Structure and function of the sweat glands
Sweat glands are small, coiled, simple tubular glands that produce sweat. They are found in the dermis of the skin, throughout the body. Sweat glands are sometimes referred to as sudoriferous or sudoriparous glands. These names are derived from the latin word ‘sudor’ which means ‘sweat’.
There are two types of sweat gland in the body: apocrine and eccrine. These two types of gland differ in a number of ways, from distribution and structure, to their excretory mechanism and secretory product. Eccrine glands are found all over the body and secrete a watery product that cools the skin. Apocrine sweat glands are mainly found in the armpits and perianal area, and secrete a more viscous, odorous product.
- Basic structure
- Eccrine sweat glands
- Apocrine sweat glands
- Clinical notes
In general, sweat glands tend to comprise a secretory unit and a duct through which sweat or secretory product is passed. Sweat glands are situated in the dermis and are surrounded by adipose tissue. At the base of each sweat gland there is a structure known as the secretory coil. This is surrounded by contractile myoepithelial cells which act to help secrete the gland’s product. The contraction of these cells are either controlled by hormones or nerve action.
Sweat glands open into the skin’s surface, or in the case of apocrine sweat glands, into hair follicles. The part of the gland that opens onto the skin or hair follicle is known as the acrosyringium. Whilst sweat glands share a basic structure, apocrine and eccrine sweat glands have many differences which are outlined during the rest of this article.
Eccrine sweat glands
Eccrine glands are simple glands that have a coiled tubular structure. They are tiny, and invisible to the naked eye, ranging from between 0.05mm and 0.1mm in size. They consist of two portions - a secretory portion and excretory duct portion. Eccrine glands have cholinergic innervation, allowing them to be thermoregulatory, releasing sweat to maintain a constant body temperature through evaporative cooling. Eccrine glands also play a role in ion excretion, and can produce up to 750 milliliters of sweat a day in response to both temperature and emotional stimuli. Unlike apocrine glands, eccrine glands are found throughout the body, with the exception of the external auditory canal, lips, glans penis, labia minora, and clitoris. The concentration of eccrine glands can vary depending on location in the body.
The secretory portion of the gland is found deep within the dermis of the skin, and comprises two types of secretory cells known as clear cells and dark cells. These are either cuboidal or pyramidal in shape. The clear cells mainly produce electrolytes and water, whilst dark cells release the macromolecular substances found in sweat.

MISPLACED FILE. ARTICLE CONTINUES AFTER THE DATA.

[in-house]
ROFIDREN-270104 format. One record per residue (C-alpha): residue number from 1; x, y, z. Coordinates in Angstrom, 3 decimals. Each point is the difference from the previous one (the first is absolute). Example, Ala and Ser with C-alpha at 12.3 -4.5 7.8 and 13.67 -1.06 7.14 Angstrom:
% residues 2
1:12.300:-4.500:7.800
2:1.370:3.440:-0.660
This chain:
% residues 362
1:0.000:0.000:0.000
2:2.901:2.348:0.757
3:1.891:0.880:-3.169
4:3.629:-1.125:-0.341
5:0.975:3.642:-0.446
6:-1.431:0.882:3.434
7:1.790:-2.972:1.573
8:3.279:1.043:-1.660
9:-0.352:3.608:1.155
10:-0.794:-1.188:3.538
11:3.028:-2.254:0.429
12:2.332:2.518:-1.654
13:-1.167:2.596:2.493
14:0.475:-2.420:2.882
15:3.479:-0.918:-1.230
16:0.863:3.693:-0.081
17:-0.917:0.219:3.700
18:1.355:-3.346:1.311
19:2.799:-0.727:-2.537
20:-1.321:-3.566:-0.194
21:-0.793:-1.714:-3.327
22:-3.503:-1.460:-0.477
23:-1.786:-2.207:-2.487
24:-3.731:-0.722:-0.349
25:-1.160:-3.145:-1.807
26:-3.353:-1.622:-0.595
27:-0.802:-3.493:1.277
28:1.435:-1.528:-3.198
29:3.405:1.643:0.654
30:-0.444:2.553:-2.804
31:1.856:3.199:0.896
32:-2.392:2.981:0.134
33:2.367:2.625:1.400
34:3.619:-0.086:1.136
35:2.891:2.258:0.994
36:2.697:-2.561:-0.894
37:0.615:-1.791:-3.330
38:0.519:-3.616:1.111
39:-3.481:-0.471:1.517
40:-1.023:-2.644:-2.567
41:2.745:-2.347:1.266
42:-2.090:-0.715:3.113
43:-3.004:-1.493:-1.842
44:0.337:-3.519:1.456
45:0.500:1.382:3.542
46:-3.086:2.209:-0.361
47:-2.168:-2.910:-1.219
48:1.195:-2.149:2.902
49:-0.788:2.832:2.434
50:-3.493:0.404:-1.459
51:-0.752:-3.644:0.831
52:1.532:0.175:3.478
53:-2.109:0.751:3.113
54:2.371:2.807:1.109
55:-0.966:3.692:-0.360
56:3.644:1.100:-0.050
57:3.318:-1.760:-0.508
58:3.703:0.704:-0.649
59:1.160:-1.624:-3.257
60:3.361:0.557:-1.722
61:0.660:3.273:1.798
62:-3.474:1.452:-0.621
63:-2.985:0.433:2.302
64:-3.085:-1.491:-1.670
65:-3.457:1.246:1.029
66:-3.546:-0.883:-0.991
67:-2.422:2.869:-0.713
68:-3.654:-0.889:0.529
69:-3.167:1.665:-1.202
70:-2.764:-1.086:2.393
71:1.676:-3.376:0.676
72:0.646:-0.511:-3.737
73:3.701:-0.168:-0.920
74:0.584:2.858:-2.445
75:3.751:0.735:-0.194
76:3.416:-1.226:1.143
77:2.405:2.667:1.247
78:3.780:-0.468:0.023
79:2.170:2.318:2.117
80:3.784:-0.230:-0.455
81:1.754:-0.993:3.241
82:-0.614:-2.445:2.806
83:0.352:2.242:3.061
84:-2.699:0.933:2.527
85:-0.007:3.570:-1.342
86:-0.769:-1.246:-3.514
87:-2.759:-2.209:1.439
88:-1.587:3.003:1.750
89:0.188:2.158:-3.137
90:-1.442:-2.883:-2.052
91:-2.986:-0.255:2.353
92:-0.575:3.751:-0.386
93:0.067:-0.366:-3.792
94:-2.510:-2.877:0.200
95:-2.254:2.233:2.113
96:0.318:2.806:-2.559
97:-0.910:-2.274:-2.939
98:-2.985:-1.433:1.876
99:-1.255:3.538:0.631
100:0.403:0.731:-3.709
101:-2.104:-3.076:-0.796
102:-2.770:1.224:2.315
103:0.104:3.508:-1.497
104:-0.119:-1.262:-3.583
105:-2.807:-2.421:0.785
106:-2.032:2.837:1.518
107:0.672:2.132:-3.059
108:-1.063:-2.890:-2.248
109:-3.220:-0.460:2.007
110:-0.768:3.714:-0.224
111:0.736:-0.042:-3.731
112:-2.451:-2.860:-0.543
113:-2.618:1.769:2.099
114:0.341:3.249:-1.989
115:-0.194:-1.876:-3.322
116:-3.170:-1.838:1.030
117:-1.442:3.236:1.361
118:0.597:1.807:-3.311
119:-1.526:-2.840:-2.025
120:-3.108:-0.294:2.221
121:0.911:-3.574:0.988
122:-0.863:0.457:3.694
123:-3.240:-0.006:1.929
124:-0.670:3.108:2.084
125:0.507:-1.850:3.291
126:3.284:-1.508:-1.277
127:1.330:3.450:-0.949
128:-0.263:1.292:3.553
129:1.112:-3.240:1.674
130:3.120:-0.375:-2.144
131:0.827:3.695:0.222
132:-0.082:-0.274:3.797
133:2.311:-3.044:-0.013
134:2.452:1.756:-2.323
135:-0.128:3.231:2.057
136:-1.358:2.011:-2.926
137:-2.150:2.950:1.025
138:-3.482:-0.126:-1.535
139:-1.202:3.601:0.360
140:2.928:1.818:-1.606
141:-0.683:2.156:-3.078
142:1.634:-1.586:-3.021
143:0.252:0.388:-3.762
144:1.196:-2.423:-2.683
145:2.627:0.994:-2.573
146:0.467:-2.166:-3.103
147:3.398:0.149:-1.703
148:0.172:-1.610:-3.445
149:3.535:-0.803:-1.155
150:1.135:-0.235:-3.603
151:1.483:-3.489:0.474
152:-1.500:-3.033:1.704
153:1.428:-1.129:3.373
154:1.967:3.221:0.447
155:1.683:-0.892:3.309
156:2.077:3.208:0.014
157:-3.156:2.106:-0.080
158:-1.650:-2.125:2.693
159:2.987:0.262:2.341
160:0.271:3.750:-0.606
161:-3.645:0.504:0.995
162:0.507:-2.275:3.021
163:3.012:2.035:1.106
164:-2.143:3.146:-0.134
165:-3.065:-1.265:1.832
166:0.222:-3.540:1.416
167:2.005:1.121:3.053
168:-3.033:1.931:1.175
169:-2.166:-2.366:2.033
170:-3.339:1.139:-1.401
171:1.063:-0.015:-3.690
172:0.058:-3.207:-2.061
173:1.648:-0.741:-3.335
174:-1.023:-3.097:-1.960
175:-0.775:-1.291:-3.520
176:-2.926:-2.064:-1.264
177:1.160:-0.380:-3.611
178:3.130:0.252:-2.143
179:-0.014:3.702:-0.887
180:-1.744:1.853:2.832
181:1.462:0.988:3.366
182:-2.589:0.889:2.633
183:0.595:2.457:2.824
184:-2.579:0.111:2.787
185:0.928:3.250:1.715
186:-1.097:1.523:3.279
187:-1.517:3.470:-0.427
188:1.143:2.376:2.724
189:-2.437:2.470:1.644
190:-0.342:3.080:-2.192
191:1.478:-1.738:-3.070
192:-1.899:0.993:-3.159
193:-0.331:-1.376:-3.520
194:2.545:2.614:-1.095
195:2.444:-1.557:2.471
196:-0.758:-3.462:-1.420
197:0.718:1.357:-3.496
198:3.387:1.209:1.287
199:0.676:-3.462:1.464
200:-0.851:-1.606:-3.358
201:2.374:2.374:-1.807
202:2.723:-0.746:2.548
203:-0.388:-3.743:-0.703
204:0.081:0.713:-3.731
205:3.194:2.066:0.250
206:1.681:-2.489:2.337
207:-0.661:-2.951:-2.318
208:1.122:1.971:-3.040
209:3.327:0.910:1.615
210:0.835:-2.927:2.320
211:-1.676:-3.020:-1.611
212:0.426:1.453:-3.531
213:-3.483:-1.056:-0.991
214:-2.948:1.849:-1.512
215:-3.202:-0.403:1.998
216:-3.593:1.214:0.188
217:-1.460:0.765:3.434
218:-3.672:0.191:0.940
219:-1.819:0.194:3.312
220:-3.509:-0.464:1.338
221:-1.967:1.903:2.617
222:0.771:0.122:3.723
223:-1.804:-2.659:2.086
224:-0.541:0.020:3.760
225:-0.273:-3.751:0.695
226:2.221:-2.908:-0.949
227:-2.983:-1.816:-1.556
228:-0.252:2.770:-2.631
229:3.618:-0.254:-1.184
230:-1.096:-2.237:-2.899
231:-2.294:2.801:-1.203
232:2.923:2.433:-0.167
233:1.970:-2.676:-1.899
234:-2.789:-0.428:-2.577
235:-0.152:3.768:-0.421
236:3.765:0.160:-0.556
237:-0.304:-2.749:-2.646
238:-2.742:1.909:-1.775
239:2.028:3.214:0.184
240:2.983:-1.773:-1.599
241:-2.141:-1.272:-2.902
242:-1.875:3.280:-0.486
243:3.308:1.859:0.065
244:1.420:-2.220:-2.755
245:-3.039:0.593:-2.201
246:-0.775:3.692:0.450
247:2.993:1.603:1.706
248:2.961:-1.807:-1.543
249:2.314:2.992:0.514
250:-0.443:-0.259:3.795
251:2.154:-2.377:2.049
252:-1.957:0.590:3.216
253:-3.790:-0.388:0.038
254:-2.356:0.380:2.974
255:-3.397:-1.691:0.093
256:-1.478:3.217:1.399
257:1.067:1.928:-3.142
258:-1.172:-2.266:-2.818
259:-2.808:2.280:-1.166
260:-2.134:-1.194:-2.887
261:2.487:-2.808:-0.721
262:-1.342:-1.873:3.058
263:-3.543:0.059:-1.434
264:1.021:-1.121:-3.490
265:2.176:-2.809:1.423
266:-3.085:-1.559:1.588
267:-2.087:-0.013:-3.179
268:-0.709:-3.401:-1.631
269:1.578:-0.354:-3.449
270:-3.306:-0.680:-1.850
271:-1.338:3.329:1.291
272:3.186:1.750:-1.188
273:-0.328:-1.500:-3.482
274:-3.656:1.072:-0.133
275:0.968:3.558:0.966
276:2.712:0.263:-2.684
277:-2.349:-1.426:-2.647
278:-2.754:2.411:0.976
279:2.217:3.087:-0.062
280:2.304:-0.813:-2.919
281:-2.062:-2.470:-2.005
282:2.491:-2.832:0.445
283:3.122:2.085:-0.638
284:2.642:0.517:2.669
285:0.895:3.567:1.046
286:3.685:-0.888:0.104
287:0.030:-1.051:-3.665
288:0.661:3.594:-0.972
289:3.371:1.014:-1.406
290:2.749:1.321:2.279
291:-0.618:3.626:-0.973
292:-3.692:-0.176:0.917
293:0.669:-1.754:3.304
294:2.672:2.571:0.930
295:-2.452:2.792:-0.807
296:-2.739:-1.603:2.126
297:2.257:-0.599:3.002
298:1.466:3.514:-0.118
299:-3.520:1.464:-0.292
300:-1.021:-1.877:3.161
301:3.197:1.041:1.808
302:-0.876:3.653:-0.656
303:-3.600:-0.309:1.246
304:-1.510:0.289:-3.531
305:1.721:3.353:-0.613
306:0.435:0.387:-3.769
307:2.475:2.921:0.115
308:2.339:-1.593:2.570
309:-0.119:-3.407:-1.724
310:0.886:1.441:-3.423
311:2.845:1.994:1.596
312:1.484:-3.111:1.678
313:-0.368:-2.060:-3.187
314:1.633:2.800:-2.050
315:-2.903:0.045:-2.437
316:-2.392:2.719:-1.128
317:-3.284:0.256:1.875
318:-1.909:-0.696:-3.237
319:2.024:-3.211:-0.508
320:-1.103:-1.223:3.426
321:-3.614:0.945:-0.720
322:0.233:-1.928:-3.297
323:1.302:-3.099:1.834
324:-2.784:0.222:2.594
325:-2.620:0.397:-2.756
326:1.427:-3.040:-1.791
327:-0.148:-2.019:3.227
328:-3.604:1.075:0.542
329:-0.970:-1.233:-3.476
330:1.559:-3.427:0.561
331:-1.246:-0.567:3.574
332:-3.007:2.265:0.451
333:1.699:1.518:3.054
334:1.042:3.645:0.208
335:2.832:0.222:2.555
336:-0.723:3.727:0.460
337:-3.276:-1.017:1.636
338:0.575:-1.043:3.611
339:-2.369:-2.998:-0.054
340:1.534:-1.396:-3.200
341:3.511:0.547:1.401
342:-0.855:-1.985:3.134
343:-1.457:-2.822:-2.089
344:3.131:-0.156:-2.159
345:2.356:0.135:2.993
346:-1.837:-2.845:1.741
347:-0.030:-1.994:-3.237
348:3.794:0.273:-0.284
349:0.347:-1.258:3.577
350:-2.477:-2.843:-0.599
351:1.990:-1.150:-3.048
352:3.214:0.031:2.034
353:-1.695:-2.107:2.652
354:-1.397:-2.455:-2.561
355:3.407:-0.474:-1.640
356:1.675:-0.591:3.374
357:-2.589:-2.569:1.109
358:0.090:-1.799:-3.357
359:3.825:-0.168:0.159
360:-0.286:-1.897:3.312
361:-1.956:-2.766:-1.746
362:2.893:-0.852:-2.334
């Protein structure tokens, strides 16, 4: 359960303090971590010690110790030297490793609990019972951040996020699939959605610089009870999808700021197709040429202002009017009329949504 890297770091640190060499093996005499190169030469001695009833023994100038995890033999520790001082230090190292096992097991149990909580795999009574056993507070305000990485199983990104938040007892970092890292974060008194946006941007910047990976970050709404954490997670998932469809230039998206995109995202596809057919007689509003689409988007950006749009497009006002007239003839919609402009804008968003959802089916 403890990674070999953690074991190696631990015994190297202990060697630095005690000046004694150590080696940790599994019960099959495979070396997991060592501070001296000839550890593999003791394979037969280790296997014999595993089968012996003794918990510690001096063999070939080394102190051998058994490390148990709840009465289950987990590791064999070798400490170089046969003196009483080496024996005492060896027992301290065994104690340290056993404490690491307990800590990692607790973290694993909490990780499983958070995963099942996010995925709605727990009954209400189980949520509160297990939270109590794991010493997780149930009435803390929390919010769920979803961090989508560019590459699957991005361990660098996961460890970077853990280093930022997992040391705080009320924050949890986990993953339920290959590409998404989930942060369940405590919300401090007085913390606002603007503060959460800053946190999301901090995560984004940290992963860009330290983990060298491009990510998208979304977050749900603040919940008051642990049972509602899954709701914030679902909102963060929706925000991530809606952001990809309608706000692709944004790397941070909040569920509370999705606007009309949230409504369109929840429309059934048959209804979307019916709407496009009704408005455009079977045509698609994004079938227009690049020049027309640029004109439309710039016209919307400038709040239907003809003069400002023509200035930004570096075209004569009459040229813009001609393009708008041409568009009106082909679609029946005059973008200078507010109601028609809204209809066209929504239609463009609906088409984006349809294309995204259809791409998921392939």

The clear and dark cells are identifiable using hematoxylin and eosin (H&E) staining, but are become most clearly visible using the periodic acid Schiff (PAS) stain. The clear and dark cells fit together within a tubule, and can be visually differentiated from the geometrically arranged layers of cuboidal cells found in the eccrine duct lining.
Situated around the tubule, and found between the secretory cells and basement membrane is a layer of smooth muscle-like cells. These are known as myoepithelial cells. These cells are arranged spirally along the tube, and are between 40 and 100 μm in length.
The secretory coil can be divided into:
- a coiled segment
- a long and straight segment that extends up to the epidermis
- an intraepidermal segment, which joins up with a cork-screw shaped cleft between epithelial cells, opening via a circular aperture
The secretory and duct portions have differing histological structures, however, the entirety of an eccrine gland does consist of a double layer of basophilic cuboidal cells, with an eosinophilic cuticle which is thought to provide structural support. The eosinophilic cuticle can act as a microscopic marker for the eccrine duct, allowing it to be visually distinguished from the secretory tubule.
The duct portion of eccrine glands comprise two layers of cuboidal epithelial cells, which appear dark when histologically stained. The cells of the duct portion of the eccrine gland have a system of microvilli connecting the basal cells together. The duct cells contain smooth endoplasmic reticulum, golgi apparatus, and microtubules.